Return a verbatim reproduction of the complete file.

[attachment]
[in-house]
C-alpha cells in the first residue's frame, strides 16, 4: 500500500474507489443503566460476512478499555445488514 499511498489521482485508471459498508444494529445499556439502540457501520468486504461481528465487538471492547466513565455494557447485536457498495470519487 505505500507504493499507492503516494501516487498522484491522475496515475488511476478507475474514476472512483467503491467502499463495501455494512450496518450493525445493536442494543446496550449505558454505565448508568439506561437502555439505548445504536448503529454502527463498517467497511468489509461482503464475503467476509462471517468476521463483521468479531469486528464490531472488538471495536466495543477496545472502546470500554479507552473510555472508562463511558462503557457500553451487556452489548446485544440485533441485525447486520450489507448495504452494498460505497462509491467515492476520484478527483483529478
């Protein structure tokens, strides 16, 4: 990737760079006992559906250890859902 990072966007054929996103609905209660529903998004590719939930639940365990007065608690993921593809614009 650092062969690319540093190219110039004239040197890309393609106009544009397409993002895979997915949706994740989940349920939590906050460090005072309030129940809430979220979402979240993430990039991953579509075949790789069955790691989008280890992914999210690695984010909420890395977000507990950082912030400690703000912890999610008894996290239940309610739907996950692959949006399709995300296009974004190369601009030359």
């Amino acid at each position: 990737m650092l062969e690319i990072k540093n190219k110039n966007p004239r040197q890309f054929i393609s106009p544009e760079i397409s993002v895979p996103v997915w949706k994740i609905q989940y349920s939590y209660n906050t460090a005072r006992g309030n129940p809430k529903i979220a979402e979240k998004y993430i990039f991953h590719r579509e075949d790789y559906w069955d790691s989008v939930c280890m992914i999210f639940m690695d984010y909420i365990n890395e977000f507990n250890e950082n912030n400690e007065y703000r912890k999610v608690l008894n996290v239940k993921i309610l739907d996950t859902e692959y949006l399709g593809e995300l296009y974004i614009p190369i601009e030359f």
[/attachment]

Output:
[in-house]
C-alpha cells in the first residue's frame, strides 16, 4: 500500500474507489443503566460476512478499555445488514 499511498489521482485508471459498508444494529445499556439502540457501520468486504461481528465487538471492547466513565455494557447485536457498495470519487 505505500507504493499507492503516494501516487498522484491522475496515475488511476478507475474514476472512483467503491467502499463495501455494512450496518450493525445493536442494543446496550449505558454505565448508568439506561437502555439505548445504536448503529454502527463498517467497511468489509461482503464475503467476509462471517468476521463483521468479531469486528464490531472488538471495536466495543477496545472502546470500554479507552473510555472508562463511558462503557457500553451487556452489548446485544440485533441485525447486520450489507448495504452494498460505497462509491467515492476520484478527483483529478
């Protein structure tokens, strides 16, 4: 990737760079006992559906250890859902 990072966007054929996103609905209660529903998004590719939930639940365990007065608690993921593809614009 650092062969690319540093190219110039004239040197890309393609106009544009397409993002895979997915949706994740989940349920939590906050460090005072309030129940809430979220979402979240993430990039991953579509075949790789069955790691989008280890992914999210690695984010909420890395977000507990950082912030400690703000912890999610008894996290239940309610739907996950692959949006399709995300296009974004190369601009030359």
């Amino acid at each position: 990737m650092l062969e690319i990072k540093n190219k110039n966007p004239r040197q890309f054929i393609s106009p544009e760079i397409s993002v895979p996103v997915w949706k994740i609905q989940y349920s939590y209660n906050t460090a005072r006992g309030n129940p809430k529903i979220a979402e979240k998004y993430i990039f991953h590719r579509e075949d790789y559906w069955d790691s989008v939930c280890m992914i999210f639940m690695d984010y909420i365990n890395e977000f507990n250890e950082n912030n400690e007065y703000r912890k999610v608690l008894n996290v239940k993921i309610l739907d996950t859902e692959y949006l399709g593809e995300l296009y974004i614009p190369i601009e030359f």